that we weren’t going to get many of them and when we lost that final I was gutted. When Louis Saha scored in the FA Cup final
after 20-odd seconds, was a little bit of you thinking it’s too early? My feeling was ‘too early’. Too early
because you haven’t played that many games of that calibre and then your mindset goes,
‘Okay, we have to defend the goal’. And still to have 89 minutes against those teams
is too long. The next 10 minutes were hard and we didn’t play well. We started to defend
really deep and I said, ‘It’s going to be a long day’. He was a quality striker wasn’t he, Louis? Incredible. Louis was a tremendous player. And you played alongside Tim Howard many,
many times as well. And he’s still playing… Incredible. But, again, another example. The
way he looked after himself, how he loves football, the career he had over the years…
incredible. What Tim has done is fantastic. Your relationship with the supporters was
always special to you, wasn’t it? My only concern is… when I left, I felt
personally that I gave my best and that I couldn’t offer anything else. I thought
a year before that I should have moved and I had a move in place. The Chairman and David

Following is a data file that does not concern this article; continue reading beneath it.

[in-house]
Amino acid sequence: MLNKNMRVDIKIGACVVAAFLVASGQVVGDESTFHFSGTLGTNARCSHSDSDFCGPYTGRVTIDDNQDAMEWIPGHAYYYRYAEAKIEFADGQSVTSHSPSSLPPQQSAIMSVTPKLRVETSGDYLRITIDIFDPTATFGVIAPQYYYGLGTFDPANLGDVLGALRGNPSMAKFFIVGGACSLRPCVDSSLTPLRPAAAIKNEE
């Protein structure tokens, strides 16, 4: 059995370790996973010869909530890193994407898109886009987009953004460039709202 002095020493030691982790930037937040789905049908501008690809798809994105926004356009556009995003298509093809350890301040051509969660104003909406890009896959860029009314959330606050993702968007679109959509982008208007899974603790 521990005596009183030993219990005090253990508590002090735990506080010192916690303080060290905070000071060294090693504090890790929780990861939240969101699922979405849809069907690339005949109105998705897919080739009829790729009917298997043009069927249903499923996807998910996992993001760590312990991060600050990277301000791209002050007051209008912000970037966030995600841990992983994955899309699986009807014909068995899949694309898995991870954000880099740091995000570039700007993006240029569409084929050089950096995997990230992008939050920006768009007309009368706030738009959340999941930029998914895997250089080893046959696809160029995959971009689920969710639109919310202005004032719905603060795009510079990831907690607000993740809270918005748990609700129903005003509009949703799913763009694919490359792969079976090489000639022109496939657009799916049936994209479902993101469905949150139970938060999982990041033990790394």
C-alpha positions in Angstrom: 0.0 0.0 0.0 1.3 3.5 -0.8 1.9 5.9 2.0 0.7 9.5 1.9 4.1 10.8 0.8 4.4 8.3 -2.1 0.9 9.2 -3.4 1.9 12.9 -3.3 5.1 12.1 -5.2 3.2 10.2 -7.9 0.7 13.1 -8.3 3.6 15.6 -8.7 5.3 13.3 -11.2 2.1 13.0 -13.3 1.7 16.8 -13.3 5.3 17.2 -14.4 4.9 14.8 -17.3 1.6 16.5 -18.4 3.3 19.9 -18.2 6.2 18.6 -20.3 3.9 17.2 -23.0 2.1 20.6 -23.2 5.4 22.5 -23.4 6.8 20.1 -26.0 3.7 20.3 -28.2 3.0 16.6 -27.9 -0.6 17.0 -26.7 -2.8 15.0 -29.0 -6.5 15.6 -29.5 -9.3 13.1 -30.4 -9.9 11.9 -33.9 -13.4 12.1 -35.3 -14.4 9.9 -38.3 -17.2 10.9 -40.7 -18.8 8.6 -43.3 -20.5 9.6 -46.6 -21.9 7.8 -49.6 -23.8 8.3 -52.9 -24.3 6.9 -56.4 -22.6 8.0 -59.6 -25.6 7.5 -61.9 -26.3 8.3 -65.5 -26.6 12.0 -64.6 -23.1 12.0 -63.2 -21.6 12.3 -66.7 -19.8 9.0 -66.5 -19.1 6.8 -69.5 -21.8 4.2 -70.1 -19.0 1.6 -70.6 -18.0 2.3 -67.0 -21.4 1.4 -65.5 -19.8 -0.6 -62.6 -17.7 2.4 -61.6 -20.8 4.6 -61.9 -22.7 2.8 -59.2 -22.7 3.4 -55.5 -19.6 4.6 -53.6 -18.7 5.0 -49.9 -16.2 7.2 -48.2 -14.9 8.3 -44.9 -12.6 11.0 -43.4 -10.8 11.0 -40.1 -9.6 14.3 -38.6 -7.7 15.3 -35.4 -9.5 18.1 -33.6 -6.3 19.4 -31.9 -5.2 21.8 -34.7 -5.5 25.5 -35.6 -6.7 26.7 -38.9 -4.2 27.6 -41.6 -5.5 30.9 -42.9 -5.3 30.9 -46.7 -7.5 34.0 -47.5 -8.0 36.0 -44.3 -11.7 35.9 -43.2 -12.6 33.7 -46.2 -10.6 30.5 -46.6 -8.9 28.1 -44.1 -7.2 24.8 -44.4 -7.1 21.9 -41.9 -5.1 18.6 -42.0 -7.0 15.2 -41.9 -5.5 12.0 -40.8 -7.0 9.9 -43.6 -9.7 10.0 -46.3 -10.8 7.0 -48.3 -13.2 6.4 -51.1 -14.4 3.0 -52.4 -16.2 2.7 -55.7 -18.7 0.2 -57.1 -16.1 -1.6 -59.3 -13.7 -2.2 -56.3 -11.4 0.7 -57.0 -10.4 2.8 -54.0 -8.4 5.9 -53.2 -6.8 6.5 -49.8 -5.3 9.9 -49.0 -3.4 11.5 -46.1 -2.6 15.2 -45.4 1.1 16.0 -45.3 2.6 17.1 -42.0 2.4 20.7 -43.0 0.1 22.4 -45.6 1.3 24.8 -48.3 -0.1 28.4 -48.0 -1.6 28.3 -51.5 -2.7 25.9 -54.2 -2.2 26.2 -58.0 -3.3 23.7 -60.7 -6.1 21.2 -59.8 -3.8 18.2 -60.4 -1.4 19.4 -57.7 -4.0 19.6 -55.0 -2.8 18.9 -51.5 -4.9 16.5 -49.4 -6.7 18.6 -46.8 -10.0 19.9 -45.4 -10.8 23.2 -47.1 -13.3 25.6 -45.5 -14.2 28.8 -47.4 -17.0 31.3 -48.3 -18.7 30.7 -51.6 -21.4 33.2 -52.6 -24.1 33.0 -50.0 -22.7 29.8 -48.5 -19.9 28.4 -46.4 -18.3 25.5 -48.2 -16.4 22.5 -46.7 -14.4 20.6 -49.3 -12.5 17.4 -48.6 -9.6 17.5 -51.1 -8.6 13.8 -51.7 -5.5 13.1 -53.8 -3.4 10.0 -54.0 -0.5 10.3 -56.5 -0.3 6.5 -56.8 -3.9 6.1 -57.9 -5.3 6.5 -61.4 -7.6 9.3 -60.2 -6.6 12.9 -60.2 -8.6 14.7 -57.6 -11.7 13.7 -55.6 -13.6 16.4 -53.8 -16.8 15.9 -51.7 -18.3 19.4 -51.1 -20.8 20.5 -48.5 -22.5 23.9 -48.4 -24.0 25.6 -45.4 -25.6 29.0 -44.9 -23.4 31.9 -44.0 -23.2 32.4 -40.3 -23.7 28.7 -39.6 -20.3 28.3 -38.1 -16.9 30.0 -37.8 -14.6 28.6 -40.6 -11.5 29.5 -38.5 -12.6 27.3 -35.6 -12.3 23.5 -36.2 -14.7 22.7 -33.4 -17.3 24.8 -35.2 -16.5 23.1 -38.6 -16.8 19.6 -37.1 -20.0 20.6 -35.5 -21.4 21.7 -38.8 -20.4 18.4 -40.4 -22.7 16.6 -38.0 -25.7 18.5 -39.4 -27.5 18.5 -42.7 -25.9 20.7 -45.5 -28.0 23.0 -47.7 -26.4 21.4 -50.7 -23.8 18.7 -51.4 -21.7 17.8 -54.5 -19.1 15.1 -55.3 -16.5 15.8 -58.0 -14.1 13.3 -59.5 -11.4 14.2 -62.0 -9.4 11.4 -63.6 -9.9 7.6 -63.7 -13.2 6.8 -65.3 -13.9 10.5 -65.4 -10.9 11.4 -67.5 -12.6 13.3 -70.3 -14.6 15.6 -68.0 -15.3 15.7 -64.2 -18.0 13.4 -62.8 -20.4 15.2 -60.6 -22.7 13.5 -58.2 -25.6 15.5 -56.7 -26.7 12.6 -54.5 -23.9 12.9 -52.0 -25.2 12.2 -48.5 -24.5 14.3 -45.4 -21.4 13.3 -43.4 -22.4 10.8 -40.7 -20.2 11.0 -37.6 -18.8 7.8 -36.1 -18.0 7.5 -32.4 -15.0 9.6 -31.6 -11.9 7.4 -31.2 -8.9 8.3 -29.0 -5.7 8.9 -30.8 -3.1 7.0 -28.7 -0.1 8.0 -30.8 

said, ’No, we don’t want you to go, stay one more year’. I stayed but I felt that…
I don’t know. I think the limit was there and now it’s going to go down. I didn’t
want that feeling because in seven years we went from here to be fighting with the top
four or five teams in the Premier League, and that was a big gap. I didn’t think that
they [the fans] understood my decision and they were so disappointed, which I understand
because they didn’t want me to leave, and I was convinced that it was the right move
for everybody – not just for me, but for everybody. And then it left a bad sensation because when
I went back my first time with Arsenal obviously they were upset and the reaction towards me…
it wasn’t what I was expecting because my feelings towards them were completely different.
But that is football and you can’t make everybody happy. I understood that, I made
people upset and I’m very sorry about it. But it wasn’t my intention – it was because
I truly believed that it was the right time for me and for somebody else to come into
my place and give something different to the Club and the team. I think every Everton supporter will look
back and say that Mikel Arteta gave his best in every game for Everton, and did well… I hope they do. And I hope that the feeling
they have is this one and not the fact that I let them down because I went to Arsenal.